TUSCALOOSA, Alabama – Tanya Cabiness was 22 when she stepped into the Mercedes-Benz plant back on July 7, 1997, not long after the first M-Class sport utility vehicle made in Alabama rolled off the factory’s assembly line.
Cabiness had been to college and previously worked in a mobile home manufacturing facility. For her, this place – the automaker’s first auto production facility outside of Germany — made an instant impression. The sprawling 4 million-square-foot facility in Tuscaloosa County has been her workplace for more than 16 years now.
“I knew when I walked in the door, this is where I wanted to be,” she says today.
Earnest Showell followed her through the door at Mercedes not long after. It was 1998, and Showell had previously worked as an orderly at Bryce Hospital, the inpatient psychiatric hospital in Tuscaloosa, and had been attending Shelton State Community College part-time.
For Showell, it was a big opportunity. He started out as team member in production, working for a while with Cabiness. Today, Showell is a team leader in the plant’s assembly shop. During his 15 years with Mercedes in Tuscaloosa County, he has been a trainer in the plant’s continuous improvement program and in basic skills, a position that saw him prepare 1,500 new hires.
For Showell, working for Mercedes has given him skills and expertise that are highly valued at advanced manufacturing factories around the globe. Since he joined the company, he has gotten an up-close view of Mercedes’ operations in Germany and traveled to the automaker’s facility in South Africa for training purposes.
“I know I could go to any manufacturing facility in the world and show people how things are done,” Showell said.
Their experience underlines why jobs at the Mercedes plant are highly prized in Alabama. For one thing, auto plant jobs pay above-average wages for the state’s manufacturing sector. Ahmad Ijaz, director of economic forecasting for the Center for Business and Economic Research at the University of Alabama, said the average annual wage for people working in motor vehicle and auto parts manufacturing in Alabama in 2011 was $69,225.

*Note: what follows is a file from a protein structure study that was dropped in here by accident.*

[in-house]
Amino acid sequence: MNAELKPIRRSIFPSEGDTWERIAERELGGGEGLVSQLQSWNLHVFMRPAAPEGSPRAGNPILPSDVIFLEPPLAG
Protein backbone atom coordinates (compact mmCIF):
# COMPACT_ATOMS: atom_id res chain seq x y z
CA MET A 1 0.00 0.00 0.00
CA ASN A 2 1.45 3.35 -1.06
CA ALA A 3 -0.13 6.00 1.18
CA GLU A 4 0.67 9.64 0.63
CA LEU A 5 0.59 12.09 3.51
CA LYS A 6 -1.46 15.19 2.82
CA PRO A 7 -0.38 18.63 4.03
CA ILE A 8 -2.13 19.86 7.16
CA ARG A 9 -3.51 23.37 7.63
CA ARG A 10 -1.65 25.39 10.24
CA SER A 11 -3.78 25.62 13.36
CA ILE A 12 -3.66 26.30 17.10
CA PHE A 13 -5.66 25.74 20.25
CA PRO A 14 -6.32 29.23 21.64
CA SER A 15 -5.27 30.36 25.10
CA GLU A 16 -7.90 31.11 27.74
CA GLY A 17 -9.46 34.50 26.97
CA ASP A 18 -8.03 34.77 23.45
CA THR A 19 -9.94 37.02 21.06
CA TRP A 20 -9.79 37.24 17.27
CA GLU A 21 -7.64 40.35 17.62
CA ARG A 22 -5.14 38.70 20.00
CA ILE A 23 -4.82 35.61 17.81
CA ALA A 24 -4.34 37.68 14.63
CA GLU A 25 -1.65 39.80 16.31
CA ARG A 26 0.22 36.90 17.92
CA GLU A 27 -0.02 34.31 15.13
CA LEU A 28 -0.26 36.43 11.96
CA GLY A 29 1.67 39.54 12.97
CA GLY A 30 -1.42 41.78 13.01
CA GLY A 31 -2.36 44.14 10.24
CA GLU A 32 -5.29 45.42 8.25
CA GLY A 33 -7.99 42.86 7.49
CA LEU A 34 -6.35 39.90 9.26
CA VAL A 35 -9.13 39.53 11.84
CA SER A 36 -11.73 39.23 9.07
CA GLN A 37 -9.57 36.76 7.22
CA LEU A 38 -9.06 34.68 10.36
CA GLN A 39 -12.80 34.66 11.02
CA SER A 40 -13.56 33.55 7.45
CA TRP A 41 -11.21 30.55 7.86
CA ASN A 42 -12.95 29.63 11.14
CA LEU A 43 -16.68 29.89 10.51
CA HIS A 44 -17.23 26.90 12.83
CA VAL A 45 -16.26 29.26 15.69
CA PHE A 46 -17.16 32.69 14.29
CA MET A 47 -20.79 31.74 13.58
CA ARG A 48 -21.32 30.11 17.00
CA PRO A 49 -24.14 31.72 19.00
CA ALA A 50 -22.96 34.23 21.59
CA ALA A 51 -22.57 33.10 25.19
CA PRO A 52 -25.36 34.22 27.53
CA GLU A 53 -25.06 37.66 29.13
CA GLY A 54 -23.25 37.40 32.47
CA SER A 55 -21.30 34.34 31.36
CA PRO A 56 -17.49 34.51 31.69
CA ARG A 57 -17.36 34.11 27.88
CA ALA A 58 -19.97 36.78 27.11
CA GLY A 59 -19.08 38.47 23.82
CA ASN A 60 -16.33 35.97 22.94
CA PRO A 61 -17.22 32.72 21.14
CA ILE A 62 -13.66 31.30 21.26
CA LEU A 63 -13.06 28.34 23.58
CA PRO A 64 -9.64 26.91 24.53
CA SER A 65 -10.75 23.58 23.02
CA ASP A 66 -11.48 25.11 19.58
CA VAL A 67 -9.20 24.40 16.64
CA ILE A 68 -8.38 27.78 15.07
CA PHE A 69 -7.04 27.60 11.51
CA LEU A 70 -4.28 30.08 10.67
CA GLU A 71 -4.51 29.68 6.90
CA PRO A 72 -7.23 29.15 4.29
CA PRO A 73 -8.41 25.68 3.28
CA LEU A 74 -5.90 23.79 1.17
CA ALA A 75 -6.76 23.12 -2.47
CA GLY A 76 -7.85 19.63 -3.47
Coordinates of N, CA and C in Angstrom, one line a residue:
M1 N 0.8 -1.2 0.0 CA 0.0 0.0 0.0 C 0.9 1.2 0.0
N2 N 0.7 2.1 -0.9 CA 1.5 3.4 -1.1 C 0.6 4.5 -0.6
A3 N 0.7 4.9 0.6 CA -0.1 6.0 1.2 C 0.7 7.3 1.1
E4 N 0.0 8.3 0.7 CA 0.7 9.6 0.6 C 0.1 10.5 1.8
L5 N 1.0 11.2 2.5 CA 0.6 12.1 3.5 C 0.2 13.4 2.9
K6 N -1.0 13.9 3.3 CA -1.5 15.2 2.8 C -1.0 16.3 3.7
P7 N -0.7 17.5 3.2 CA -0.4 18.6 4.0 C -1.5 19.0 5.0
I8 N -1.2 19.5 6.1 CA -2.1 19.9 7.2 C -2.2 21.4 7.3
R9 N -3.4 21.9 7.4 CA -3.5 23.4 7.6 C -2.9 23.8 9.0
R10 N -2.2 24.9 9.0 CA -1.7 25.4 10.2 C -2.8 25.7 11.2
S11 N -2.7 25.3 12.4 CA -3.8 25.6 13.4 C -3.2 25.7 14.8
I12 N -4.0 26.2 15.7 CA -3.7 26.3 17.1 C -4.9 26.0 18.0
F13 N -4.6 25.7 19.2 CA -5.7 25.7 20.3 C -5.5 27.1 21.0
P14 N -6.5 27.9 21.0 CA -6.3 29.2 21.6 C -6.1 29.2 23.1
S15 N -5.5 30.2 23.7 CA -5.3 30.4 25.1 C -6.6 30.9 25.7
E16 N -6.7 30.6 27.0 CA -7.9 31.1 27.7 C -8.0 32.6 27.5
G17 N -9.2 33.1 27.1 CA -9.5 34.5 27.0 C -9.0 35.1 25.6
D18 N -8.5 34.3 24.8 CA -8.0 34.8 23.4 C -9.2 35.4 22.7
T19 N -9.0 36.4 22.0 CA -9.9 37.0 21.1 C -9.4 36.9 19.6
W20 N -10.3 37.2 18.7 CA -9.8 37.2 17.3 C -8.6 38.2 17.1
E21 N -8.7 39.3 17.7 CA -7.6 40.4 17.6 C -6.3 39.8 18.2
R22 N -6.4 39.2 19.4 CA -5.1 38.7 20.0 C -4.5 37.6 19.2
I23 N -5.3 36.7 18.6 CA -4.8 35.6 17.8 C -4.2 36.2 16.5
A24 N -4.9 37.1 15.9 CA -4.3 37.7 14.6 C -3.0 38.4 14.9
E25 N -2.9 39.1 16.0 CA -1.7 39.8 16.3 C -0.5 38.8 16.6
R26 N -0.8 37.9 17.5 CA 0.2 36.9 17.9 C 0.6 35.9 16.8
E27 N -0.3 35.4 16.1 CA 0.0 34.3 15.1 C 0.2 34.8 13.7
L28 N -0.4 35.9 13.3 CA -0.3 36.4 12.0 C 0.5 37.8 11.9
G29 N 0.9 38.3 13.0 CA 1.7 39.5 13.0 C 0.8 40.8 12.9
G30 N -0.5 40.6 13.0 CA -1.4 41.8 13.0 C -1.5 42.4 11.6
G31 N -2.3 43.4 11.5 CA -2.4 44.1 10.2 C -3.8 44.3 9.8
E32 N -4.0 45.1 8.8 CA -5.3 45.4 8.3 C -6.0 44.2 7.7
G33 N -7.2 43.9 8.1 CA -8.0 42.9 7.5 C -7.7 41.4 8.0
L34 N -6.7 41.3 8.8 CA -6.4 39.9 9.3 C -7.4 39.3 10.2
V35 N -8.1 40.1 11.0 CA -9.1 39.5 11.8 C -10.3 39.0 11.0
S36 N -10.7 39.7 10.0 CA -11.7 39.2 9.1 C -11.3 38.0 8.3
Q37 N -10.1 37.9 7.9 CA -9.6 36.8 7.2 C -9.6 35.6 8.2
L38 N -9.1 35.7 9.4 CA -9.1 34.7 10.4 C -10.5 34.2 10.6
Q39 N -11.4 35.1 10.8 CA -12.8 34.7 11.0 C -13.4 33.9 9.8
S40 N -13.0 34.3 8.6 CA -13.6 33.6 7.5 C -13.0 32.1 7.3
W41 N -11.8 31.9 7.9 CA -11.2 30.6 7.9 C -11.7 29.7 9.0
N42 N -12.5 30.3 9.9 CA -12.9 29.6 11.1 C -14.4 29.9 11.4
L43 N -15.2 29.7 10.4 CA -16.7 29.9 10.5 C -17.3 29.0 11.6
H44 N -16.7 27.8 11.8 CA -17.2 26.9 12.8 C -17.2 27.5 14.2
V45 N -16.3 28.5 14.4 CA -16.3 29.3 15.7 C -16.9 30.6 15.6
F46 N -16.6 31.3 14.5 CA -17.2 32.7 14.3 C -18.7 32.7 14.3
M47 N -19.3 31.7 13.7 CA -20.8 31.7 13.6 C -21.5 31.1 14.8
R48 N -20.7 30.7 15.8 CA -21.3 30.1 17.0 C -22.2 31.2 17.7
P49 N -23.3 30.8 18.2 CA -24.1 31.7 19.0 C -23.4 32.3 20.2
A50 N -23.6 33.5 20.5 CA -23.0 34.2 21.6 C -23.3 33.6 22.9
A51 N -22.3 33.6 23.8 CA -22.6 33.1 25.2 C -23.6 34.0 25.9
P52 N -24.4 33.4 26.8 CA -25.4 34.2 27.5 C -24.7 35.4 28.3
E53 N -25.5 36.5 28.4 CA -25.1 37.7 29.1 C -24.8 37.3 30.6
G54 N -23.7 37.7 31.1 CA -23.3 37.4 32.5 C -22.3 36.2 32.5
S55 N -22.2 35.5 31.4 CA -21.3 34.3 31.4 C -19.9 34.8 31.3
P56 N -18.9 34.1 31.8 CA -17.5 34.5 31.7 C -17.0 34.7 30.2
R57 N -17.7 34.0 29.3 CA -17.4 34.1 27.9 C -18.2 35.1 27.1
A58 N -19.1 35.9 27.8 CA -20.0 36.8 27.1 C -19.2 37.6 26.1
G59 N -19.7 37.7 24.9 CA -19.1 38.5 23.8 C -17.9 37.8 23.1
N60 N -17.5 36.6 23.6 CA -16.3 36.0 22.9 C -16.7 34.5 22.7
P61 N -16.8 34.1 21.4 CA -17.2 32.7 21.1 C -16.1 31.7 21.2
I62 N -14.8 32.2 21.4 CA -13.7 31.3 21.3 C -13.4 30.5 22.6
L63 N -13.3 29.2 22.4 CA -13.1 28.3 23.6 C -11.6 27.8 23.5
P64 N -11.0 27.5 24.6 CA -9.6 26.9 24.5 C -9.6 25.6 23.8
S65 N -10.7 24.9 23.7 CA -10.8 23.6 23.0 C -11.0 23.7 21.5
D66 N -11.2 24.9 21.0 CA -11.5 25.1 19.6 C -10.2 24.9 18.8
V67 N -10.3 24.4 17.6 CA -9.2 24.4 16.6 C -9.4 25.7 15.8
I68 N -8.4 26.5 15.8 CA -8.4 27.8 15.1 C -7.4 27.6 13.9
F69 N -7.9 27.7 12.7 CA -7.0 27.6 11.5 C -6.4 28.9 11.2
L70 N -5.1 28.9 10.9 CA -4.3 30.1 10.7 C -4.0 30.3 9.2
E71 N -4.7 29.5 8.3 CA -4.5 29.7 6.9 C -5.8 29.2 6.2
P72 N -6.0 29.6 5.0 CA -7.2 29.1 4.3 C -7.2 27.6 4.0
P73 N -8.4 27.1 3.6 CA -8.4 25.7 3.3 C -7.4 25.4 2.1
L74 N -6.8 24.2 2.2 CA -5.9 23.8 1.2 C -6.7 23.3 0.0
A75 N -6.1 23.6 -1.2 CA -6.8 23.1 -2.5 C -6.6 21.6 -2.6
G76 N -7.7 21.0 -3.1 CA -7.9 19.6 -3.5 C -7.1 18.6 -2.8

But there’s more. In some ways, the vast Mercedes plant functions like its own city, offering workers many on-site services including a cafeteria operation, banking, walking trails and a fitness center, as well as a childcare facility. A health care center on campus operates like a primary care physician’s practice, open six days a week to employees and their insured dependents. The plant also offers a 401(k) plan that BrightScope judged to be one of the best in the auto industry.
University of Alabama engineering professor Bharat Balasubramanian said another reason Mercedes is considered a top employer is its emphasis on training and the continued qualification of its staff and engineering and factory workers. Balasubramanian spent 15 years as head of engineering research and development at Mercedes.
“Mercedes has invested a lot of time and money in us,” Showell agreed.
Cabiness said her job at Mercedes has provided her with more than financial stability. It’s given her a chance to grow. Before she took the job, she had never flown in a plane and had never ventured outside the South. She has now traveled extensively around the world.
She started out at the plant as a team member in production – essentially, a line worker. For years later, she was named a team leader. Other promotions followed. Today, she is Assembly 1 manager for the C-Class project, giving her a key role in the production launch of the sedan at the Alabama plant next year. Read a story on training for the C-Class launch.
“If you had told me that one day I would be heading up a major project here, I wouldn’t have believed it,” she said. “But if you work hard here, you are rewarded.”
Her role as a manager at the plant also has given her a chance to influence others. She has visited area high schools to talk to students and encourage them to consider a career in Alabama’s auto industry. At the plant, she has been able to help develop the skills of team members. She likes the idea of leaving a legacy.
“This job has changed me as a person,” she said. “Mercedes has given me a chance to be a leader.”
Cabiness also has gotten to see the Mercedes plant spread its roots in Alabama. When she started there, the facility was turning out 20 M-Class sedans a day, representing the first trickle of auto production in the state. Last year, the plant produced 180,379 vehicles, spread between three different models.
An expansion project at the factory now under way will boost annual output, and a fifth Mercedes model will roll off the line in 2015. Cabiness said expansions and new milestones have become routine developments at the Alabama plant.
“When you hit a milestone, there is always another one that follows right behind it,” she said.